Slave Market

Slave Market

Jean-Leon Gerome, French, 1824-1904

1866

Oil on Canvas

 

A young woman has been stripped by a slave trader and presented to a group of fully clothed men for examination. A prospective buyer probes her teeth. This disturbing scene is set in a courtyard market intended to suggest the Near East. The vague, distant location allowed nineteenth-century French viewers to censure the practice of slavery, which was outlawed in Europe, while enjoying a look at the female body.

Read more here: http://www.clarkart.edu/Collection/5538

 

 

Compare the fully clothed buyer to the completely nude woman.

How would the painting change if the young woman was fully clothed?

 

Are the onlookers in the scene also guilty for not taking an active role against the sale of this woman?

Nymphs and Satyr

Nymphs and Satyr

William-Adolphe Bouguereau, French, 1825-1905

1873

Oil on Canvas

 

Three nymphs playfully drag a Satyr into a woodland pond, while a fourth calls to her companions in the distance. Satyrs—half-man, half-goat—were reputedly unable to swim. Bouguereau exhibited this painting, accompanied by a verse from the Latin poem that inspired it, at the 1873 Paris Salon. Its vaguely classical subject provided an ideal opportunity to demonstrate his skill painting the female nude from multiple viewpoints. An American collector immediately bought the work, which eventually ended up on display in the bar of New York City’s Hoffman House, where Sterling Clark first encountered it.

Read more here: http://www.clarkart.edu/Collection/6158

 

Is teasing considered a form of aggression?

 

How would the painting change if a woman was being dragged into the water by four men?

 

The nymphs are punishing the Satyr for spying on them. How is this scene of revenge different or similar to The Abduction of Polyxena?

Second Scene of Burglars: The Burglars Arrested

Second Scene of Burglars: The Burglars Arrested

Louis Leopold Boilly, French, 1761-1845

1810

Oil on Canvas

The black, white, and gray tones of this painting—composed in a style called grisaille—produce the illusion of an engraving. The work is one of a pair: the first scene depicts the burglary of a bourgeois home in progress, while this painting shows the second scene—the discovery of the crime. The dramatic story, told through the figures’ theatrical gestures and expressions, inspired a play based on the two compositions.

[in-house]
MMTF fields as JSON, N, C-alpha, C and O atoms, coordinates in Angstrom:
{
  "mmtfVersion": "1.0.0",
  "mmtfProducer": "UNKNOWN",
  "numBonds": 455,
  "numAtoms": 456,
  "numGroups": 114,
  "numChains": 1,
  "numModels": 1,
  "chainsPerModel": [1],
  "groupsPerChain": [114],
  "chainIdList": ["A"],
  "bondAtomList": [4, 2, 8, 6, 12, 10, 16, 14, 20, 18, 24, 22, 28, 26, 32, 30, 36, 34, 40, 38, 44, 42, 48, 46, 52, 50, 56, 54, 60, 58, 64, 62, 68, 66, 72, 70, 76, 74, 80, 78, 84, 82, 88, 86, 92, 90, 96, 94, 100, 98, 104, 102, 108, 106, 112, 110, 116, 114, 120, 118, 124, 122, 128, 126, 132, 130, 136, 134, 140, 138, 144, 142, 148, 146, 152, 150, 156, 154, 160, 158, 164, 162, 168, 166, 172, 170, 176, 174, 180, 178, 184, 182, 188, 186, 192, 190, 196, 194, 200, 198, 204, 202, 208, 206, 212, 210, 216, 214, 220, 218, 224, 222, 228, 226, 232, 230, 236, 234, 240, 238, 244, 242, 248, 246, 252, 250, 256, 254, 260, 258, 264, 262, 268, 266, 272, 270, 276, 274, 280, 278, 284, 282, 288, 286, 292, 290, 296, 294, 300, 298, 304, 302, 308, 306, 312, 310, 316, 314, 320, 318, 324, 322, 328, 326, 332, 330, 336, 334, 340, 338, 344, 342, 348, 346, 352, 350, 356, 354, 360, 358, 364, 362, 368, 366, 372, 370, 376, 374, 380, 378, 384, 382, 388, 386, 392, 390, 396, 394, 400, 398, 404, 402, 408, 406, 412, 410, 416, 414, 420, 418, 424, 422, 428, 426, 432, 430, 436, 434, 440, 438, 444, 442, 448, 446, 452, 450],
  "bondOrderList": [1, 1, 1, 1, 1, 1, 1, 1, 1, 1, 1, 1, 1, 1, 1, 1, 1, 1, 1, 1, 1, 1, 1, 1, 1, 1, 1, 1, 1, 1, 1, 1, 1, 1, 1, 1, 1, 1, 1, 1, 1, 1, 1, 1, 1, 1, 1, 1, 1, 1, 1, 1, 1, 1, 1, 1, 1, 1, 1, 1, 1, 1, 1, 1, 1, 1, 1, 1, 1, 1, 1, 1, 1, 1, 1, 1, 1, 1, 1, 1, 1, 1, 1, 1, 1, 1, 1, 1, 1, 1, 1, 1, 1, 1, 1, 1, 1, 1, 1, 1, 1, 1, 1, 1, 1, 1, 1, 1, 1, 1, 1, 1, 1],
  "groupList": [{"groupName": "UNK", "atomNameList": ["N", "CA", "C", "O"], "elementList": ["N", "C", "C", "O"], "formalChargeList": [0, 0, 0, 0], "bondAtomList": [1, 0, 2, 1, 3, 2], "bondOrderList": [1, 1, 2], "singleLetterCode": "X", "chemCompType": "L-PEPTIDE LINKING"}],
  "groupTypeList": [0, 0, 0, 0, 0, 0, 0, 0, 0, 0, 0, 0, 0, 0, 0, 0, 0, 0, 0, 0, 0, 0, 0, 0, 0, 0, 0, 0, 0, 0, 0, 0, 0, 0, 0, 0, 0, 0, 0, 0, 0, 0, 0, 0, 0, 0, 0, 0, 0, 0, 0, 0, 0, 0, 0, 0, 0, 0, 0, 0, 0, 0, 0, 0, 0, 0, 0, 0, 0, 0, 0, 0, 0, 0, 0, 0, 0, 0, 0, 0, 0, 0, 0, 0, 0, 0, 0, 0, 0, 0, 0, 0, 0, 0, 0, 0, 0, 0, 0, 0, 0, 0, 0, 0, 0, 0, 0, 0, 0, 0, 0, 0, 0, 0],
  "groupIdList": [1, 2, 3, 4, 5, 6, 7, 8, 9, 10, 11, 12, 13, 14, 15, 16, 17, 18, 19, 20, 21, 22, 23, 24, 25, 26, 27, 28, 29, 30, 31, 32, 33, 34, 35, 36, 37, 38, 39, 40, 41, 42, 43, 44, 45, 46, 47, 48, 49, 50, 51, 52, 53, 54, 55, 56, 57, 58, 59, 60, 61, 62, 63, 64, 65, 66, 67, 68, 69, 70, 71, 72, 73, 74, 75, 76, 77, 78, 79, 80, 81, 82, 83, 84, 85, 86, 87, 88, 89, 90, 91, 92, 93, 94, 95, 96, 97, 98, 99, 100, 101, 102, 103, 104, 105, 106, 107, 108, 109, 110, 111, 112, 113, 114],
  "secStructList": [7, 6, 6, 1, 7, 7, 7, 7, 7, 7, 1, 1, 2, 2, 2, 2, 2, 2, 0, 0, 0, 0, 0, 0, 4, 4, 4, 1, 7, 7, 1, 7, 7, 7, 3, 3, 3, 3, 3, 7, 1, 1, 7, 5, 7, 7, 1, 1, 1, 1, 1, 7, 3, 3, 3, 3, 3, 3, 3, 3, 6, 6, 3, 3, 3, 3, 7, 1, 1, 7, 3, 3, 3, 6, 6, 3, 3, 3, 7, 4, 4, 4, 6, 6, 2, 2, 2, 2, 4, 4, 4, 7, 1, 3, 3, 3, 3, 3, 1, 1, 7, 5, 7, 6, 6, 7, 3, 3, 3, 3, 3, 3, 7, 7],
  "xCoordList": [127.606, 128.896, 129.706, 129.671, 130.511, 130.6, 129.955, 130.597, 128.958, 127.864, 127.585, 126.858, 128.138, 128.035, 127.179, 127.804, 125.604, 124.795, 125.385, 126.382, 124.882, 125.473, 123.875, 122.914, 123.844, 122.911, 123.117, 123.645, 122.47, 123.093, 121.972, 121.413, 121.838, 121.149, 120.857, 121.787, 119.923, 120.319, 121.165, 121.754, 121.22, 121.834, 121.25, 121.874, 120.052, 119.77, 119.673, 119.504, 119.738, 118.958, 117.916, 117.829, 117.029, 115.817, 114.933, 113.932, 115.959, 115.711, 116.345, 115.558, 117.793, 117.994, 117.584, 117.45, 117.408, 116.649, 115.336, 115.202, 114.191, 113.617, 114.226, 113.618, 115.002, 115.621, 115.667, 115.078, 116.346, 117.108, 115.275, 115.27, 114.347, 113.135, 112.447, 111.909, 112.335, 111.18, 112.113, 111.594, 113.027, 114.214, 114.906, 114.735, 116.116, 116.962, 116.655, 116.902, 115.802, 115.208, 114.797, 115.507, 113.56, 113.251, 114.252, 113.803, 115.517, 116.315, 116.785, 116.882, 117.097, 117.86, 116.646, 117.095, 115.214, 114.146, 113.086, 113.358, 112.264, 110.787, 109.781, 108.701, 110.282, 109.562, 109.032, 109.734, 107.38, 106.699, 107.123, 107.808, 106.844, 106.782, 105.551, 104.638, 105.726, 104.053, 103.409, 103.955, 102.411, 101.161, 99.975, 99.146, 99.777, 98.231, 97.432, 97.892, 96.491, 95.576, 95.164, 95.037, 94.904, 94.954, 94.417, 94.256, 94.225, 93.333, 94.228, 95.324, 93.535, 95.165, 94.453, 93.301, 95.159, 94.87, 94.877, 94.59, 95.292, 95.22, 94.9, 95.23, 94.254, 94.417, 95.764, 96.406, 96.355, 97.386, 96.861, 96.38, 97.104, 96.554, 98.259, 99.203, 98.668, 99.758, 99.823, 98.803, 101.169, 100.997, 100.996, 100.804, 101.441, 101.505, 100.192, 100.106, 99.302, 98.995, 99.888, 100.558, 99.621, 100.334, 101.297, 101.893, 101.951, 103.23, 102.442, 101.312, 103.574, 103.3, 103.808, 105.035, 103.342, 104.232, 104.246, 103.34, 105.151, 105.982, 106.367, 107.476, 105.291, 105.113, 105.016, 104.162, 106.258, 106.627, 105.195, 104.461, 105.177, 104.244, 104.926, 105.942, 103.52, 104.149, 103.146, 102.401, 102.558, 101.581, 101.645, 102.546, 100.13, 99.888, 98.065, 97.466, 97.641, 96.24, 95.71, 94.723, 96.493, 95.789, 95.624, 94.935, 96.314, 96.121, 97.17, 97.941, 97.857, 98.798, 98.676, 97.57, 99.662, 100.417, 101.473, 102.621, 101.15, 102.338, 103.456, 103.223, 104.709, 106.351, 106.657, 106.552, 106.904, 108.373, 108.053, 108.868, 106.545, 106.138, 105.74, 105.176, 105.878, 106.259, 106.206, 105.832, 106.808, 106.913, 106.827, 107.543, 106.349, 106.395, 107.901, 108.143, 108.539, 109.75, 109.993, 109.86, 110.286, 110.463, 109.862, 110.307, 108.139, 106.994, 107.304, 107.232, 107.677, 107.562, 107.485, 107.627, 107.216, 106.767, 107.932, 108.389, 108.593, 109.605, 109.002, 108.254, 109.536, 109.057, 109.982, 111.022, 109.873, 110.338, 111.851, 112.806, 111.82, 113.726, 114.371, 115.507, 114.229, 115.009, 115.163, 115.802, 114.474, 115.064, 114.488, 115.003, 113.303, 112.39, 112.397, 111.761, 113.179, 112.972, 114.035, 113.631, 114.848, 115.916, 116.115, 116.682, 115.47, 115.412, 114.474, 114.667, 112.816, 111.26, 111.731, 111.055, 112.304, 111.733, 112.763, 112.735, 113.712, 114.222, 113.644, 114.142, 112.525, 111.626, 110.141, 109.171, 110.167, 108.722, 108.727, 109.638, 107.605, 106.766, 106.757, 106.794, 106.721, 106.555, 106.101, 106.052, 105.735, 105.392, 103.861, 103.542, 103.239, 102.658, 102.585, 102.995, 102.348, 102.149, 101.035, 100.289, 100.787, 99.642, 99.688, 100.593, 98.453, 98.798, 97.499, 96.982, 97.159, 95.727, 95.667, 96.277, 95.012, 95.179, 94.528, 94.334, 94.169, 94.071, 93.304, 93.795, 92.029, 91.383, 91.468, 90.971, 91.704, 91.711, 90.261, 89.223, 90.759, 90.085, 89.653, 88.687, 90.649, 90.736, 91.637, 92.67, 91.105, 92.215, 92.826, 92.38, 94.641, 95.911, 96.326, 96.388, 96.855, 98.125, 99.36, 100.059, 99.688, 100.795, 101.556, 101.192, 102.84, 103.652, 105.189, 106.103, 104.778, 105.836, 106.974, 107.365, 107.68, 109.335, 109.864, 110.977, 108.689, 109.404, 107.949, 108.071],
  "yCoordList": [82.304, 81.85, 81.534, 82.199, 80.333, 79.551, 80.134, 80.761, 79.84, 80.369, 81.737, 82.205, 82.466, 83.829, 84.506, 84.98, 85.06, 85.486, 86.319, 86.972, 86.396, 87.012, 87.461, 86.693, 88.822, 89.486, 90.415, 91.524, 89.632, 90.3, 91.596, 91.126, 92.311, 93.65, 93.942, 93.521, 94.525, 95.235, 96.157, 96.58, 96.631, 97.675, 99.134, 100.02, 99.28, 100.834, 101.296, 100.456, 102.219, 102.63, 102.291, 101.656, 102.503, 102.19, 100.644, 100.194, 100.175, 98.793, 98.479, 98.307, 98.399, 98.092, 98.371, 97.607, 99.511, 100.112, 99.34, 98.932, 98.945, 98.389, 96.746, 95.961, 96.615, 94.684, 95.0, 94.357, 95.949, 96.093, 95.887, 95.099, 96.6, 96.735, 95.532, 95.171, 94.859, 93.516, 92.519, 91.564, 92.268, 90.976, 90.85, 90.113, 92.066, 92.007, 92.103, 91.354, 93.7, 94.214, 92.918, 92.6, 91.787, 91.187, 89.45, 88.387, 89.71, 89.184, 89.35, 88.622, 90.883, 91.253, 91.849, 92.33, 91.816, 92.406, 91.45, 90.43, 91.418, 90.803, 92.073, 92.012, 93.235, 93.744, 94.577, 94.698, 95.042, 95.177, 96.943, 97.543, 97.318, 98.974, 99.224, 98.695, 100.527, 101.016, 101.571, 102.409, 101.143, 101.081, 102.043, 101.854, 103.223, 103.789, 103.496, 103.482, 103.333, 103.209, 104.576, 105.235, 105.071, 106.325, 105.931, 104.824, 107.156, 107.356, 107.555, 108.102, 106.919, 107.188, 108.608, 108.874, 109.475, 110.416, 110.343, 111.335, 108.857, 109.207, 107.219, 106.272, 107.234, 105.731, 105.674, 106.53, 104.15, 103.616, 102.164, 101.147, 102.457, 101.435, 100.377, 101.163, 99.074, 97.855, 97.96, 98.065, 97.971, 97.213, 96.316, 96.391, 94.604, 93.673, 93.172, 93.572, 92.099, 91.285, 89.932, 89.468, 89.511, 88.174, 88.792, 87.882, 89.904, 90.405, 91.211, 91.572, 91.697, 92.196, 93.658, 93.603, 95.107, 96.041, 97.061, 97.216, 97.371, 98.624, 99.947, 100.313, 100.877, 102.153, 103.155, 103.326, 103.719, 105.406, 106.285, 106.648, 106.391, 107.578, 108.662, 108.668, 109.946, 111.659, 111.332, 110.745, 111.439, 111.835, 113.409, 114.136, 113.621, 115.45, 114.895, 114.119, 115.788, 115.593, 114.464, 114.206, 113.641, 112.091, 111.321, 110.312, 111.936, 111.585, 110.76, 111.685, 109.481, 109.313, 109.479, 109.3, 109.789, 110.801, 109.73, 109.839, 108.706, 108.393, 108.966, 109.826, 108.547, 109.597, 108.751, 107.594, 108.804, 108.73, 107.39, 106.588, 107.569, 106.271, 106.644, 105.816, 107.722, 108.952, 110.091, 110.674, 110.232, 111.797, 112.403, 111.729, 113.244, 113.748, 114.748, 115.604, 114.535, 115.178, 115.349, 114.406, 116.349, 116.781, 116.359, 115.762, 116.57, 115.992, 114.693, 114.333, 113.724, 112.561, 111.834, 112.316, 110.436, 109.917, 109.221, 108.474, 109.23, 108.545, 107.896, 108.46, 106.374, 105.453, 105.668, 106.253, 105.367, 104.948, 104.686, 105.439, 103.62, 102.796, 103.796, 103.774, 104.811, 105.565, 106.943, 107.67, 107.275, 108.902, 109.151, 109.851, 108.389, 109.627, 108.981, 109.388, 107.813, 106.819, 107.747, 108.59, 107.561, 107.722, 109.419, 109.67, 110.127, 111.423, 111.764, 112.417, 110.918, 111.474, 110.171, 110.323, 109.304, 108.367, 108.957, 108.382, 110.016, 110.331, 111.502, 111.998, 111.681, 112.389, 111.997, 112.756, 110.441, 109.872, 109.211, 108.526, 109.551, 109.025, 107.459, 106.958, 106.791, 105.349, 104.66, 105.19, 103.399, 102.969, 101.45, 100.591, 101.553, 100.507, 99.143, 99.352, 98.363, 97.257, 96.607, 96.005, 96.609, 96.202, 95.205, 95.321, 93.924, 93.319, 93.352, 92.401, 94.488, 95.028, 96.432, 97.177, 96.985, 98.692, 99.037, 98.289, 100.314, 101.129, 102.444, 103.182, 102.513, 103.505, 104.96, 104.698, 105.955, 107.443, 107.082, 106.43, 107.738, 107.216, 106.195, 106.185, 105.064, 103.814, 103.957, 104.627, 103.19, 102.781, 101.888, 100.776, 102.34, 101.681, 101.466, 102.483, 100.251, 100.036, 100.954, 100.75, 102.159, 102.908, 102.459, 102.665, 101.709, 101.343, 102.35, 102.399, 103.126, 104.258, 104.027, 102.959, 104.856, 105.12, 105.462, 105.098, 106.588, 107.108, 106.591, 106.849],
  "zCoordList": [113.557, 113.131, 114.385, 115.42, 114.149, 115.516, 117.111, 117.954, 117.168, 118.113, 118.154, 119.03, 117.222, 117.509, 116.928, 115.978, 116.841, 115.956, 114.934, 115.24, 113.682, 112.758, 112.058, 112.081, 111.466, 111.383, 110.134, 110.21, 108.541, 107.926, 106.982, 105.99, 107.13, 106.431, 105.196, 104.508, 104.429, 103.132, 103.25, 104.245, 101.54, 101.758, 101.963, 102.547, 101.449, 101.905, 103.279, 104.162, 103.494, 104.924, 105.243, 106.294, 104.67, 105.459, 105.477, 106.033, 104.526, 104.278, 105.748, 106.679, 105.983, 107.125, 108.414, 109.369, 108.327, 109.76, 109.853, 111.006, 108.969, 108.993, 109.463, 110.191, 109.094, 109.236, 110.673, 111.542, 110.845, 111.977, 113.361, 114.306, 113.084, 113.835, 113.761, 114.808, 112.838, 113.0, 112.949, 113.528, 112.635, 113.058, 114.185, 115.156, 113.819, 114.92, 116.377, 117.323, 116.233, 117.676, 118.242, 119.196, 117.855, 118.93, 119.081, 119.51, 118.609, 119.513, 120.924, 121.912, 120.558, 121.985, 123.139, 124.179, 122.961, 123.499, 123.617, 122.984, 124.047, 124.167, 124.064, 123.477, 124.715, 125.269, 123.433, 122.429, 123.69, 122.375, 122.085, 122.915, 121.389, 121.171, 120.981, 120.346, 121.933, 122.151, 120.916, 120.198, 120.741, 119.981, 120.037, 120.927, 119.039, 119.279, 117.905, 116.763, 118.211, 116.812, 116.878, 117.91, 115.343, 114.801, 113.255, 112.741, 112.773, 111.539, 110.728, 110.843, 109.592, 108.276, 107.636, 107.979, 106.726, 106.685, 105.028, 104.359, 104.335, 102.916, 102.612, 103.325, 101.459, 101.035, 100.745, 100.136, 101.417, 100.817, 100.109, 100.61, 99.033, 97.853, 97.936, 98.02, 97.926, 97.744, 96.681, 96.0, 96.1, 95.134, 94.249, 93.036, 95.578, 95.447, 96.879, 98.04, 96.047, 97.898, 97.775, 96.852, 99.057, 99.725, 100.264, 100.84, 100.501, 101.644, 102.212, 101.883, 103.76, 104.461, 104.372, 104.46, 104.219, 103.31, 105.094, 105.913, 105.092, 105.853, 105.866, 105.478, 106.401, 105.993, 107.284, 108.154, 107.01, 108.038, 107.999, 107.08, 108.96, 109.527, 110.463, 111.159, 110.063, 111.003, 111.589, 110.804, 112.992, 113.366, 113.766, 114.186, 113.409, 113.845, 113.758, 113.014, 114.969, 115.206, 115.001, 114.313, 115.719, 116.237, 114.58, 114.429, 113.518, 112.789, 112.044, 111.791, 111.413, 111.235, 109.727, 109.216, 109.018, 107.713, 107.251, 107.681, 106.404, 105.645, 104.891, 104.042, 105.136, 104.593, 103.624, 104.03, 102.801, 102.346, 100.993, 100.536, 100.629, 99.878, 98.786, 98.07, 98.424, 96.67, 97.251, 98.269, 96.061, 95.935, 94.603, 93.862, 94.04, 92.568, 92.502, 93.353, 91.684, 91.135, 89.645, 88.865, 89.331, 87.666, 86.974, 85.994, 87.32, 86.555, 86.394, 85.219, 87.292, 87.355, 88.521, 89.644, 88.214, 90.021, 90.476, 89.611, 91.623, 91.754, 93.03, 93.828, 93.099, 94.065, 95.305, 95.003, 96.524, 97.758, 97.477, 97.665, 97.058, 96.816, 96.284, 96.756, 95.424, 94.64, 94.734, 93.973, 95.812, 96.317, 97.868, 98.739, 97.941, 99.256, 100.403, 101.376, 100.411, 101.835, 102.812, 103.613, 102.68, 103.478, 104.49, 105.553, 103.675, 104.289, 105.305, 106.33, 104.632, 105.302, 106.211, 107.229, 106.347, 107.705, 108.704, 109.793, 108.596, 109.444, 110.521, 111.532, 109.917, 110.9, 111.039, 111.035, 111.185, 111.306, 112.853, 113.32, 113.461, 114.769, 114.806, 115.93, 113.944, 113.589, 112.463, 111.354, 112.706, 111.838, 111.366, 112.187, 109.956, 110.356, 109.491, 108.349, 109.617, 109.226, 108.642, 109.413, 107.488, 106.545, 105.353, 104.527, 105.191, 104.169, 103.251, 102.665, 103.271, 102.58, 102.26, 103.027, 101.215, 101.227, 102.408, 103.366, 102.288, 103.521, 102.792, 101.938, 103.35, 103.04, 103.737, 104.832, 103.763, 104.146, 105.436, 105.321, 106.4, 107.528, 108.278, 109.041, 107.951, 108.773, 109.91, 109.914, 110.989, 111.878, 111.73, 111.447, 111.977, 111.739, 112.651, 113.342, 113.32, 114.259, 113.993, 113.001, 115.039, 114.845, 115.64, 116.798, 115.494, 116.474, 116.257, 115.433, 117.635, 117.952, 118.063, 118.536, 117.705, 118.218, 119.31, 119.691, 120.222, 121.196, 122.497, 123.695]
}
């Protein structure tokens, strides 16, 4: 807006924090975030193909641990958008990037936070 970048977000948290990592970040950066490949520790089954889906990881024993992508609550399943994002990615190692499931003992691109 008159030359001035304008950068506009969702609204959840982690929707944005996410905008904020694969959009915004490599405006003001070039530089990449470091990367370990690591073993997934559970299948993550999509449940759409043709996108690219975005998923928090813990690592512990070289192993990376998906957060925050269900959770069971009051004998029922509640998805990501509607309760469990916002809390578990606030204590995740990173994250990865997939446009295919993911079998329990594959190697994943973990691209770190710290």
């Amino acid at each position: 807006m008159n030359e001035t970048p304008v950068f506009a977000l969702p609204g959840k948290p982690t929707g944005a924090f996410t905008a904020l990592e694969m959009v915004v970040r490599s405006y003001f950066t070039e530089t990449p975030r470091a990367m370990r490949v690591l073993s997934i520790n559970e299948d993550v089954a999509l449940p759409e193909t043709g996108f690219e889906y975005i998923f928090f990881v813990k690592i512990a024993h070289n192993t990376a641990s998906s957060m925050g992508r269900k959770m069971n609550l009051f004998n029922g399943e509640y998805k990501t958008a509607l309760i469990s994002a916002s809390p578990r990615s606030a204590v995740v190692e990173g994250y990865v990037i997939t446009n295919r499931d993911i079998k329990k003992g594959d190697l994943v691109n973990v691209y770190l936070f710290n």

Read more here: http://www.clarkart.edu/Collection/9814

 

 

 

Who are the aggressors in this artwork?

 

Are some forms of aggression needed to keep society in place?

 

Does self-defense justify the use of force, hostility, and violence?

Two Horses Fighting in a Stormy Landscape

Two Horses Fighting in a Stormy Landscape

Ferdinand-Victor-Eugene Delacroix, French, 1798-1863

1828

Oil on Canvas

With its freely applied brushstrokes and stormy sky, this image of fighting horses has an ominous, dreamlike character. Delacroix, who is among the most significant artists associated with the Romantic movement in early nineteenth-century European art, sometimes used animals in his paintings to evoke elemental aspects of human nature. Here, the halo effect of the pale horse’s mane and the violence of the dark horse’s lunge evoke a conflict between the forces of good and evil.

Read more here: http://www.clarkart.edu/Collection/8577

 

 

 

 

What techniques is Delacroix using to create tension in this painting?

 

How does color play a role distinguishing good and evil? What is the danger of this?

 

Is aggression an instinct innate in both humans and animals?

The Abduction of Polyxena

The Abduction of Polyxena

Pio Fedi, Italian, 1816-1892

1865

Cast Bronze

During the Trojan War, Polyxena lured the Greek hero Achilles to his death. In revenge, Achilles’s son Pyrrhus killed Polyxena’s brother and carried her off as a sacrifice, despite the protests of her mother Hecuba, the Trojan Queen.
This bronze is a version of a large marble sculpture commissioned for the Loggia de Lanzi in the center of Florence. Several ancient writers describe how Polyxena preferred death to slavery, and her story may have resonated with nineteenth-century Florentines as a symbol of resistance against the Austrian invasion of Italy.

Read more here: http://www.clarkart.edu/Collection/1369

 

Who is the victim in this sculpture? Is there more than one?

 

Is revenge a justified form of aggression or violence?

 

At what point does a grudge become irrelevant?

The Warrior


The Warrior

Jean-Honore Fragonard, French, 1834-1917

1770

Oil on Canvas

The Warrior is one of a number of “fantasy” portraits painted by Fragonard around 1770. This figure may be an arrogant warrior from some bygone age or he may be one of the artist’s contemporaries in disguise. The features of his face are individualized, but his costume is invented, described in the artist’s time as “Spanish in manner.” Fragonard seems to have been more interested in demonstrating his brilliant brushwork than in portraying a recognizable individual.

Read more here: http://www.clarkart.edu/Collection/10590

What characteristics make this man seem un-approachable?

Is aggression something that can be recognized based upon initial looks?

Do warriors or soldiers require a degree of aggression to be successful?

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